“The addiction medicine physician provides medical care within the bio-psycho-social framework for persons with addiction, for the individual with substance-related health conditions, for persons who manifest unhealthy substance use, and for family members whose health and functioning are affected by another’s substance use or addiction. Board-certified addiction medicine physicians are also board-certified in another medical specialty, prior to meeting requirements for board certification in Addiction Medicine by the American Board of Preventive Medicine.
“The addiction medicine physician is specifically trained in a wide range of prevention, evaluation and treatment modalities addressing substance use and addiction in ambulatory care settings, acute care and long-term care facilities, psychiatric settings, and residential facilities. Addiction medicine specialists often offer treatment for patients with addiction or unhealthy substance use who have co-occurring general medical and psychiatric conditions.
“The addiction medicine physician is a key member of the health care team and is trained to coordinate and provide consultation services for other physicians and to use community resources when appropriate. Some addiction medicine physicians limit their practice to patients with addiction or other patterns of unhealthy substance use. Others focus their practice on patients within their initial medical specialty who have substance-related health conditions. Addiction medicine physicians work in clinical medicine, public health, educational, and research settings to advance the prevention and treatment of addiction and substance-related health conditions and to improve the health and functioning of persons with unhealthy substance use or who are affected family members of unhealthy substance users.”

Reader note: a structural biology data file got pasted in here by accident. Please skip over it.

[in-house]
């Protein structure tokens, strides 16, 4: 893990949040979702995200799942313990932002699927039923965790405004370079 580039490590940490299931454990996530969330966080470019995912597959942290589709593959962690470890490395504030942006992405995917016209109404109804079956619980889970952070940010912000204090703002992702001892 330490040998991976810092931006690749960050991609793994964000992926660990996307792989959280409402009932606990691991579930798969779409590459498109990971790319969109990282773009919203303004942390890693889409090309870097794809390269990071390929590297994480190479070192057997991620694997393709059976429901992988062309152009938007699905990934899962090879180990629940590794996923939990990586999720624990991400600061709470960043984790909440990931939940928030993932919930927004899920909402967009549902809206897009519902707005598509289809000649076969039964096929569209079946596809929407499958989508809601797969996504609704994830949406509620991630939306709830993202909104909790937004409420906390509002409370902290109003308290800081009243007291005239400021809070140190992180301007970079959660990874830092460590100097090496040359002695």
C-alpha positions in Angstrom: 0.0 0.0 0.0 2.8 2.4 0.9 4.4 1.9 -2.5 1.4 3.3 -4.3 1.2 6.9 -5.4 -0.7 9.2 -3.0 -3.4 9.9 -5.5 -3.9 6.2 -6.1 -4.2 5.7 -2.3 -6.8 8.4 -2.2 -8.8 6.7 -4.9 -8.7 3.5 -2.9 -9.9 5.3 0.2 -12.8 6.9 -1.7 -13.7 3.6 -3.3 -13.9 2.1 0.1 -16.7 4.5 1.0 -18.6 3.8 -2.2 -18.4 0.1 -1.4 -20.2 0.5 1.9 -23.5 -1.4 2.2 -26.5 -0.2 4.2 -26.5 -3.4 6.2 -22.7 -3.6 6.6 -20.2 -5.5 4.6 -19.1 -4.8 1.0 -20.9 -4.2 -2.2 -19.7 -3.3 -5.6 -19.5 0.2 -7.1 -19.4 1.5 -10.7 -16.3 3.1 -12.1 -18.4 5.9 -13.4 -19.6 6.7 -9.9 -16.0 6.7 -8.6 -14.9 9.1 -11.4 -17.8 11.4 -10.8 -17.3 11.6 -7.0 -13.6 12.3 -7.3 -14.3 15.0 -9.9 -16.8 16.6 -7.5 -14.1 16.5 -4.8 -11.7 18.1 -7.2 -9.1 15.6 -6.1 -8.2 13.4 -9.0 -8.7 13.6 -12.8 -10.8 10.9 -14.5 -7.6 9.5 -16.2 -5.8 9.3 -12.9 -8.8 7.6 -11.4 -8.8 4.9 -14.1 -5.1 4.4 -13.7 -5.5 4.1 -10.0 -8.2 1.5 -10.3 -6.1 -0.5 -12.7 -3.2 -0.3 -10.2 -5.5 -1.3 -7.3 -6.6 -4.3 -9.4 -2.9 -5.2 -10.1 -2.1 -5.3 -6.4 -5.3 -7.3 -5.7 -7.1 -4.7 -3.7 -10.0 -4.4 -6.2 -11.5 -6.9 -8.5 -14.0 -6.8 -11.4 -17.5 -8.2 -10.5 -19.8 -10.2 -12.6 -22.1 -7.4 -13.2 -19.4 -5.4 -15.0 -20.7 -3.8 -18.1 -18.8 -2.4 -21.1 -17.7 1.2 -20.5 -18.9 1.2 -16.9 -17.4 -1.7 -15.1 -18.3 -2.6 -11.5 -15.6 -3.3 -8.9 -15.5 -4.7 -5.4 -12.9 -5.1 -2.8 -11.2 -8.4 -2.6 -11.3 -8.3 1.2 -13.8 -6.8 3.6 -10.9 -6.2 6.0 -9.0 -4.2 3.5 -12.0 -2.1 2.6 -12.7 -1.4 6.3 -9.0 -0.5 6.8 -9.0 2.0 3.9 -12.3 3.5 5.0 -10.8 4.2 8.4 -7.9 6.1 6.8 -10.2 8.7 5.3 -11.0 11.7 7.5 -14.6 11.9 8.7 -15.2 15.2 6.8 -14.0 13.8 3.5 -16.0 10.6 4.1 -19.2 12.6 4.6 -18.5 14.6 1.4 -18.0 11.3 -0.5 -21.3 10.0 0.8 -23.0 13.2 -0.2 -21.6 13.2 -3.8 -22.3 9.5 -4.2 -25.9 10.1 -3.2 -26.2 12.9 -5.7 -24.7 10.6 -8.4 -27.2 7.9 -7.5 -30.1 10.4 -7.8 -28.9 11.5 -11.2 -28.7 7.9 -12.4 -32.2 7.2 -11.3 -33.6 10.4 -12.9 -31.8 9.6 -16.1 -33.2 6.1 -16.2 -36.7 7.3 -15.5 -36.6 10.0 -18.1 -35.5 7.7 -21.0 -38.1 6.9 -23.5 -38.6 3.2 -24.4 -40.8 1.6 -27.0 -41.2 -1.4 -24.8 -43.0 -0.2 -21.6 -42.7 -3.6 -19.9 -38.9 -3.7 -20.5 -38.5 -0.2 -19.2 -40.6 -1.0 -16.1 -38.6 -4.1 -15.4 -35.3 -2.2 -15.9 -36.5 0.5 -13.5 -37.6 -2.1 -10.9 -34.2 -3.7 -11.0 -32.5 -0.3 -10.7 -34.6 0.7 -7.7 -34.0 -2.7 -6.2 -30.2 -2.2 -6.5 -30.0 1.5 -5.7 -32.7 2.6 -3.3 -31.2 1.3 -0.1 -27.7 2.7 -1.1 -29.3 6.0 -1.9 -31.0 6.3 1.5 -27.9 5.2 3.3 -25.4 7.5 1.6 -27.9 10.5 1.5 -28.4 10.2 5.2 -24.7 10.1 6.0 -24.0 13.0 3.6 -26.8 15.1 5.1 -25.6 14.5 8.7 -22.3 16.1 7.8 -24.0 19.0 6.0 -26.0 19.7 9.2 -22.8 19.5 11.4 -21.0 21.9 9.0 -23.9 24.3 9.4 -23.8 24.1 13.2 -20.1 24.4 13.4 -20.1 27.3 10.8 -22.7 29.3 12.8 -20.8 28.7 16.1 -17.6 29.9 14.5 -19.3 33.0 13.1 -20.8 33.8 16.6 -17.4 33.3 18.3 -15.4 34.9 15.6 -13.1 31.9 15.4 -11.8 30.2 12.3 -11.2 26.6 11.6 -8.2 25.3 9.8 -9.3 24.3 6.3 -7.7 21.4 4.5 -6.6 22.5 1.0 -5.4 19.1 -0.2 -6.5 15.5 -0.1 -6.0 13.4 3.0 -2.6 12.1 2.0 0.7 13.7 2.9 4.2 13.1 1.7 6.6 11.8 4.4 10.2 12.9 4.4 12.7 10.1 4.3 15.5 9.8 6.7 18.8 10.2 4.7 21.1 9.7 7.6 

Scope of Practice of Addiction Medicine, March 11, 2010; Copyright 2010, American College of Academic Addiction Medicine, Inc.